Fire refugee update — what you can do to help
I noticed where this newspaper and its website plumasnews.com showed vivid photos of the now burned Rock House in Concow on Highway 70. Today, I spoke with the owner of the Rock House, Karen MacGowan, who assured me that she and her husband are doing OK. But she and many other people in Concow need help.
They are not getting much attention from FEMA, which means that we citizens are more free to provide direct help. There is a private refugee relief aid distribution center being set up in a private home in Concow, which survived the fire. Karen said that she is OK to act as a contact for persons wanting to donate to this new Concow distribution center. Her cell number is 805-512-0763.
The folks in Concow need many items to clean up their properties and restore basic services to their lives. Any type of hand or small power tool is most useful, plus items like wheelbarrows, generators, extension cords, etc. This is a chance for us to get rid of all of our old, but useful tools and supplies. And it is a chance for us to donate directly to those persons most affected by the Camp Fire.
On a personal note, I received the message below from someone who visited Miracle City in Chico during its final days of operation. When I was caught up in the incredible energy of operating Miracle City, there was no free moment for me to reflect on the immense benefits we were bringing to these people whose lives had been ripped apart by this great tragedy. Everything was focused on the immediate work at hand.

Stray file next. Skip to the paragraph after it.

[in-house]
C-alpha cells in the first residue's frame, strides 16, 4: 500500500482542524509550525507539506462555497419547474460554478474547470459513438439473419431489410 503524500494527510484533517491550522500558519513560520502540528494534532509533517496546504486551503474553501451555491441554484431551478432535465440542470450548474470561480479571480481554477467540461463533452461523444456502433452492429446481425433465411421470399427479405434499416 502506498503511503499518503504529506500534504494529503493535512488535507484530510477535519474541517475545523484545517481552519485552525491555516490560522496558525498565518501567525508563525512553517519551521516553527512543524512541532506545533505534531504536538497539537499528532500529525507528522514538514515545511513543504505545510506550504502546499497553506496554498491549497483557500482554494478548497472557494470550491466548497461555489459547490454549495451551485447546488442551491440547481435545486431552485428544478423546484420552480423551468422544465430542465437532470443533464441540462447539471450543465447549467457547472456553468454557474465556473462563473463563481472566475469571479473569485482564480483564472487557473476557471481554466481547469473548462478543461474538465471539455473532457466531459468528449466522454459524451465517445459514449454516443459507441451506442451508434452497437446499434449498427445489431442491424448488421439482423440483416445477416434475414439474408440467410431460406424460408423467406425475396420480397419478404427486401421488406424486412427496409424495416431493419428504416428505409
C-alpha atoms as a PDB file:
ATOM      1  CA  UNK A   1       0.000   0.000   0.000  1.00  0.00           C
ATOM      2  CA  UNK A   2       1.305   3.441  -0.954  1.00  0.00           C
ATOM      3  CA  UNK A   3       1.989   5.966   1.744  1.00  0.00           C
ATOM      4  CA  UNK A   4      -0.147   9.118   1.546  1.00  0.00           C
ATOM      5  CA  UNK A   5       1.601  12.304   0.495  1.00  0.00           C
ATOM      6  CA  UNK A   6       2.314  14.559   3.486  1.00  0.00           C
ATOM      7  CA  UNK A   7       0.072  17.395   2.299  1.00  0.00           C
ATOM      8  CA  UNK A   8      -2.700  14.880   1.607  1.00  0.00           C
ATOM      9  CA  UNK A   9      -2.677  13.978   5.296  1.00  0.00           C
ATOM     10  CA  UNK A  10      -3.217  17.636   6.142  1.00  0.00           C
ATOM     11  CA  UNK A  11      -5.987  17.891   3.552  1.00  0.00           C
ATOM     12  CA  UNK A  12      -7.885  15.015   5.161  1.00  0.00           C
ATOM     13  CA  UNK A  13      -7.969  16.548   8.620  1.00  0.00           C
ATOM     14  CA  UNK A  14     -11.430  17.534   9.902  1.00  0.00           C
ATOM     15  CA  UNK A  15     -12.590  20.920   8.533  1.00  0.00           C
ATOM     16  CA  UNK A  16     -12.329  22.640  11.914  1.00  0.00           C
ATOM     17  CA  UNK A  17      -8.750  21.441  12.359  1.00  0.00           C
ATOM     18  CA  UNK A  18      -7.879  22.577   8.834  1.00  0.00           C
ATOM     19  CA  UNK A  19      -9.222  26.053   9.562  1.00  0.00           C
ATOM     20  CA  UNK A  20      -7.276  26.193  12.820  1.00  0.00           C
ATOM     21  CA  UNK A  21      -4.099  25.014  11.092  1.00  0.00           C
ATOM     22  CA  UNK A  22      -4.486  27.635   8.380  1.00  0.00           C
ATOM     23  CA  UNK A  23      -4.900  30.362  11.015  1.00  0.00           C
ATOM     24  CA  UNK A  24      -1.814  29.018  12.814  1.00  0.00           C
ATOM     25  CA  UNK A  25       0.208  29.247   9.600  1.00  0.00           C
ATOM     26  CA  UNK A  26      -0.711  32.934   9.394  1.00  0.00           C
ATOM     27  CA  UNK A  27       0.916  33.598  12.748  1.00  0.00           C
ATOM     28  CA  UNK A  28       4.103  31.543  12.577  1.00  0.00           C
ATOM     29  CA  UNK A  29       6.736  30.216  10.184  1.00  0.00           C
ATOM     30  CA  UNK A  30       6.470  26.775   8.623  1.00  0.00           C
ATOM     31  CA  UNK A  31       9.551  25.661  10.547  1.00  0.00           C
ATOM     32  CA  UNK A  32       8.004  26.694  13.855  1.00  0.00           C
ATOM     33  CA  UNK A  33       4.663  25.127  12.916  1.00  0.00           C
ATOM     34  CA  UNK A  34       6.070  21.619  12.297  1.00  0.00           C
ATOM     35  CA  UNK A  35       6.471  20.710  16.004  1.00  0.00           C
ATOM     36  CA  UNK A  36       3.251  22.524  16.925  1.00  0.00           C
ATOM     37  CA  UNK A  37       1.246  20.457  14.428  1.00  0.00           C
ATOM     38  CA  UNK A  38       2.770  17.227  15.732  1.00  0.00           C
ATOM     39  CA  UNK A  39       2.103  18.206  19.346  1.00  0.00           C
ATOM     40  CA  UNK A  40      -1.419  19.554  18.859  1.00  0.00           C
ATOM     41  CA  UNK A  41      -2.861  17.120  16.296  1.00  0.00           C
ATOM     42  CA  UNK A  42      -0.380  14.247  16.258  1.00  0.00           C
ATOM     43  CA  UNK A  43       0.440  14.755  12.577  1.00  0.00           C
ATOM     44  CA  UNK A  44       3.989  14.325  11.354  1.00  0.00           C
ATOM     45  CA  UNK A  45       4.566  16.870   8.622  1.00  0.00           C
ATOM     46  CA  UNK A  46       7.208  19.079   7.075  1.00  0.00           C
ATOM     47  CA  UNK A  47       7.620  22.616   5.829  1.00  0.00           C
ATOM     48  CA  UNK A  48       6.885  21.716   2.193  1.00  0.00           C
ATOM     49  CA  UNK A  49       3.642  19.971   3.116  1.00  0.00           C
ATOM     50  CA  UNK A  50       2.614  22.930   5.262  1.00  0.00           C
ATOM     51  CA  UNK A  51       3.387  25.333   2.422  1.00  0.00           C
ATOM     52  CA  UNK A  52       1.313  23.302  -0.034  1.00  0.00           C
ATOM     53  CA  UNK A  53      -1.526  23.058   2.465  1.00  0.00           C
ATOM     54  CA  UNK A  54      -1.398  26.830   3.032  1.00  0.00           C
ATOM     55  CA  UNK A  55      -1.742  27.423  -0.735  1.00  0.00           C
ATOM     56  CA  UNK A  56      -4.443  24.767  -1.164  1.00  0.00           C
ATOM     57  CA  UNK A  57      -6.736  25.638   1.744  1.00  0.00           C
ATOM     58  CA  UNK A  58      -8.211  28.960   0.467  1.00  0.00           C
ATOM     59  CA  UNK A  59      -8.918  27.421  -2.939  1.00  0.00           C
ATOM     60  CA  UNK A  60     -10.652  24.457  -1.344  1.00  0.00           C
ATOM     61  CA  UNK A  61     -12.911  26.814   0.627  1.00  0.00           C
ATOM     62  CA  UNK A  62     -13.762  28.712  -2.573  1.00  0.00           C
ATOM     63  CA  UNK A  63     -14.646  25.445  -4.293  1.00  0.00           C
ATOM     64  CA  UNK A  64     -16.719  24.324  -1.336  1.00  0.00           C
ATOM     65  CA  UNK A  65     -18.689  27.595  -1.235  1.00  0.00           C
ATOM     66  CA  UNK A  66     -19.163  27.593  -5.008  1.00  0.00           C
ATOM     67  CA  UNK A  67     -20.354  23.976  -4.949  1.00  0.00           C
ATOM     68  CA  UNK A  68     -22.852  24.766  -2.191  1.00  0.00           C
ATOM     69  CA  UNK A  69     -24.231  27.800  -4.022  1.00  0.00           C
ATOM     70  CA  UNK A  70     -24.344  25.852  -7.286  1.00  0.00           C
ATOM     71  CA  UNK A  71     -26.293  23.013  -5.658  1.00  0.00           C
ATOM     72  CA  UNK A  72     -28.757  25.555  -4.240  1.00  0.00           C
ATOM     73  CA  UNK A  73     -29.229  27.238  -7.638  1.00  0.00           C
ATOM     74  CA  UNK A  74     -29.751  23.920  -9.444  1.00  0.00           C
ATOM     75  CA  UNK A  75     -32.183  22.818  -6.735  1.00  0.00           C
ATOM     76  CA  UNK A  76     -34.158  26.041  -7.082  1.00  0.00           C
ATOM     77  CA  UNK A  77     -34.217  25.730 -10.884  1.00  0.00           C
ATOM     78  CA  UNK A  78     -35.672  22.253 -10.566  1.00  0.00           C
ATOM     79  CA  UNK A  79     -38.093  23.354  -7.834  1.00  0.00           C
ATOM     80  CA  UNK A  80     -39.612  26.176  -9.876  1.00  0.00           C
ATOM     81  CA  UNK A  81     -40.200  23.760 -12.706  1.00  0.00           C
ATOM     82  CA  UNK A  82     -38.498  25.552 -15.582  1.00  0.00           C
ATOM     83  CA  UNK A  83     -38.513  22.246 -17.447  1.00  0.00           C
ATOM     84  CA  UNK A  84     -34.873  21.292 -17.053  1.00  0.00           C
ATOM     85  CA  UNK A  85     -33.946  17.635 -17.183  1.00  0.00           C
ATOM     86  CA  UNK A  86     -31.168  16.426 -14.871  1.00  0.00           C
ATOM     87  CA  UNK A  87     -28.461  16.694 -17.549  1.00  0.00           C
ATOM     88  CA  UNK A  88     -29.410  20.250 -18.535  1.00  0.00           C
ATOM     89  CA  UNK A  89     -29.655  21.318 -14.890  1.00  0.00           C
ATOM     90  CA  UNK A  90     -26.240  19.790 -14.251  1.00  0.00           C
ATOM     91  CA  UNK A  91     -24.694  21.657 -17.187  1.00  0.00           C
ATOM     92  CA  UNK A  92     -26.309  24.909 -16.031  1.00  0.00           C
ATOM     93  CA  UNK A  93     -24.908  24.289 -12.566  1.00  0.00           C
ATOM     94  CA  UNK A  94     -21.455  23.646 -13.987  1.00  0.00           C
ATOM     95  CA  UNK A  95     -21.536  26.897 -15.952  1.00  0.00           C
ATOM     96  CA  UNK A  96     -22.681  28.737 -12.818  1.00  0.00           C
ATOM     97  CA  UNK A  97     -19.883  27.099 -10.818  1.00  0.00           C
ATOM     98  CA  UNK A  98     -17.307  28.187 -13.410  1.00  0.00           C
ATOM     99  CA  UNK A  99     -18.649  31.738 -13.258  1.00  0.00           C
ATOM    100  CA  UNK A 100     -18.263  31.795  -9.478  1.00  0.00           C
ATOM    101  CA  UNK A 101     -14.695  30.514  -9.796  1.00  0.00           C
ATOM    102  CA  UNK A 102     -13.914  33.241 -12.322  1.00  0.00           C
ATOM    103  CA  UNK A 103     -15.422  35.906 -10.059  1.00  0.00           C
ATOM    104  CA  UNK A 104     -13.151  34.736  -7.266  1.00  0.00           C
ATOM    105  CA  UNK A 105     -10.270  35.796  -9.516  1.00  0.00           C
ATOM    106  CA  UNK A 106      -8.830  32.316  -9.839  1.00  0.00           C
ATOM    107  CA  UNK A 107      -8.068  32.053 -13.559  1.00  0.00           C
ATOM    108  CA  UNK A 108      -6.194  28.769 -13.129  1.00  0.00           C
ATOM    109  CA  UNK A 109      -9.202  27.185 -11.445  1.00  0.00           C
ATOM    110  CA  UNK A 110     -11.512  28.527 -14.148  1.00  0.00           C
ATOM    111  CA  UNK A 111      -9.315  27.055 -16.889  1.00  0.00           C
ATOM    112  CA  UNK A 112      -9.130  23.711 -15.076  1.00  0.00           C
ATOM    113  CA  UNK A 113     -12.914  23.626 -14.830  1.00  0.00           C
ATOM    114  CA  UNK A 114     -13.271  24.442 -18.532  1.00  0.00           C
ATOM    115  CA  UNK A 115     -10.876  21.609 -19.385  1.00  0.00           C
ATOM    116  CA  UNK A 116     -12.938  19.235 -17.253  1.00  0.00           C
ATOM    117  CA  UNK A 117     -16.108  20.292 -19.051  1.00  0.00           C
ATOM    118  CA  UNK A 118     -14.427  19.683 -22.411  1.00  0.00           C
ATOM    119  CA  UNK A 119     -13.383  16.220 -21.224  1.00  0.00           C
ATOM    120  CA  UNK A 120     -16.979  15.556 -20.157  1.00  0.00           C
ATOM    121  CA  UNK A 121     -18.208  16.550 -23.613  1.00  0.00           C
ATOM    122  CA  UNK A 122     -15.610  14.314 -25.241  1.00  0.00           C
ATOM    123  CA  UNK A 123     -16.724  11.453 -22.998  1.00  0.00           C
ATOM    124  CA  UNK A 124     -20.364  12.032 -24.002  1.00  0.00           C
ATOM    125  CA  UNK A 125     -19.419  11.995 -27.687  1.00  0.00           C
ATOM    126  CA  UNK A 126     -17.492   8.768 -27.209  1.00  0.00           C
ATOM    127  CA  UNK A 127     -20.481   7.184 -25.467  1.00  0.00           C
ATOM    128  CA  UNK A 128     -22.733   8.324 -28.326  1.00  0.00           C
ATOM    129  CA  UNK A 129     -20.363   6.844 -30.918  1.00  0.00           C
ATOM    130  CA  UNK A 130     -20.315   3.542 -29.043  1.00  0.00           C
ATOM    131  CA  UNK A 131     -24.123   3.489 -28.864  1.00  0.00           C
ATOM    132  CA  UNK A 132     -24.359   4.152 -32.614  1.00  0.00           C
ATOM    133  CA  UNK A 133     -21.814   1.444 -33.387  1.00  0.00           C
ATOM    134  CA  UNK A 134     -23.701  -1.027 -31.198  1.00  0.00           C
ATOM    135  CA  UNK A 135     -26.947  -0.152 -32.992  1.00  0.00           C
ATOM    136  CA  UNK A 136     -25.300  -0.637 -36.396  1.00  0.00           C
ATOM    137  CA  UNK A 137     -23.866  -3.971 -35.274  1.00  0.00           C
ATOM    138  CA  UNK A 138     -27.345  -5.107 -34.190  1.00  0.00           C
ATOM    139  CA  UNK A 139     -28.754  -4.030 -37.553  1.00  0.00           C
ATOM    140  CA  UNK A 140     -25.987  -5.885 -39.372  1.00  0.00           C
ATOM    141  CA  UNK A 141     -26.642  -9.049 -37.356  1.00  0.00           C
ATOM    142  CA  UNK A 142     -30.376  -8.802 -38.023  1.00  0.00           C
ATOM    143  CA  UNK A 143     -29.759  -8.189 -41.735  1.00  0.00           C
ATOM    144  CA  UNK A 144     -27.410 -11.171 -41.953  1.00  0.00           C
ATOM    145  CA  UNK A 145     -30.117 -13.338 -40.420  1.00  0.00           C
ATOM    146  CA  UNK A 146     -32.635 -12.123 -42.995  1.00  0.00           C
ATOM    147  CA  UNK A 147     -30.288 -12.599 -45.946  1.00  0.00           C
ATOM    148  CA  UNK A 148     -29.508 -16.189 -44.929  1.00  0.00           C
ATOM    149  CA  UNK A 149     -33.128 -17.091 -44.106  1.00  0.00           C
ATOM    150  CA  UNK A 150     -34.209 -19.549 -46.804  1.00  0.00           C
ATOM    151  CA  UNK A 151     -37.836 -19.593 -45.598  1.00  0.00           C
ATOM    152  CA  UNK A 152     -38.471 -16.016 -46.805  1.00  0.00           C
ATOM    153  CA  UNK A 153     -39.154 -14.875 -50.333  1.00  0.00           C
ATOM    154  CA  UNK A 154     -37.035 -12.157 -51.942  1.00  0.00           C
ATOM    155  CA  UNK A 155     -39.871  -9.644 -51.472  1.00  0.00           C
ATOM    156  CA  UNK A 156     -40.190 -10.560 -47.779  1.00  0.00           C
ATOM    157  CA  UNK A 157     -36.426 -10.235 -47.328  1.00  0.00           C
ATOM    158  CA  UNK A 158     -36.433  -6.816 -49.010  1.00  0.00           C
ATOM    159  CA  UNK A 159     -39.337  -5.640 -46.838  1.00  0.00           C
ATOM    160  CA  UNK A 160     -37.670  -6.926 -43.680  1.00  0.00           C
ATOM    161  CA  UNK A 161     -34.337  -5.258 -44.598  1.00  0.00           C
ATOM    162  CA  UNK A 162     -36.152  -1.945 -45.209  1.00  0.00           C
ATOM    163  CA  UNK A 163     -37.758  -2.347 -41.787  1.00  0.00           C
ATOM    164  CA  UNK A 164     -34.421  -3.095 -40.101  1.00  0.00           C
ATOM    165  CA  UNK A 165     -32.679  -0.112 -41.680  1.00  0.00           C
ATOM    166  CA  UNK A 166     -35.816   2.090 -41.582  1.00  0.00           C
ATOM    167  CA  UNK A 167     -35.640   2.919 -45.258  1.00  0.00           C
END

But now, this simple message from someone who visited and experienced what we did has brought me to tears. It is the greatest reward I could ever receive for this effort to save live, and the life within those lives.
“On November 20th, after our mission in Oroville, we were able to catch up with Ken at his evacuee help center in Chico, only to find out that he was having to close and transition handing off to FEMA. It was emotionally difficult for him, but he was such a person that the main concern was to ensure a smooth transition. He grew up in the area and knew everyone and was known by them.
“All the volunteers had such harmonious energy and compassion, many were young people, very courteous and giving. His communications and work was the first focused and energetic rescue emergency work I came across in the Camp Fire effort and that which I was used to working with in my experience. It was a breath of fresh air. Everyone worked in coordination, or we can say, in one spirit. They had the inspiration and it came to life in such harmony.
“Please also remember and support him.
“May God bless you with strength of heart.”
of Our Lady of Vladimir